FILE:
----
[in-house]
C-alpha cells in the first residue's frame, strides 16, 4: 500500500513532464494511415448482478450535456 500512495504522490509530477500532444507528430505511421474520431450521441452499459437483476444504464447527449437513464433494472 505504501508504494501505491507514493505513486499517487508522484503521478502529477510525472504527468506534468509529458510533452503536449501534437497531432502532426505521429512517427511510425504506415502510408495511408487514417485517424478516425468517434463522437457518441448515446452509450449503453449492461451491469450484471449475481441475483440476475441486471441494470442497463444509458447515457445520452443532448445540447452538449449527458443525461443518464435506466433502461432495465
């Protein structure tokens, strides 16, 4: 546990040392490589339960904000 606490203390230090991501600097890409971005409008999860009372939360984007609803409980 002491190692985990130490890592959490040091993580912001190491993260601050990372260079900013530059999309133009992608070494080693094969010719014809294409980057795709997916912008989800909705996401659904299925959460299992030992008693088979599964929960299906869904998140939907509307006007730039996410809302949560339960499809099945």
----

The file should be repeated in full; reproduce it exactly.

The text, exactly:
[in-house]
C-alpha cells in the first residue's frame, strides 16, 4: 500500500513532464494511415448482478450535456 500512495504522490509530477500532444507528430505511421474520431450521441452499459437483476444504464447527449437513464433494472 505504501508504494501505491507514493505513486499517487508522484503521478502529477510525472504527468506534468509529458510533452503536449501534437497531432502532426505521429512517427511510425504506415502510408495511408487514417485517424478516425468517434463522437457518441448515446452509450449503453449492461451491469450484471449475481441475483440476475441486471441494470442497463444509458447515457445520452443532448445540447452538449449527458443525461443518464435506466433502461432495465
């Protein structure tokens, strides 16, 4: 546990040392490589339960904000 606490203390230090991501600097890409971005409008999860009372939360984007609803409980 002491190692985990130490890592959490040091993580912001190491993260601050990372260079900013530059999309133009992608070494080693094969010719014809294409980057795709997916912008989800909705996401659904299925959460299992030992008693088979599964929960299906869904998140939907509307006007730039996410809302949560339960499809099945």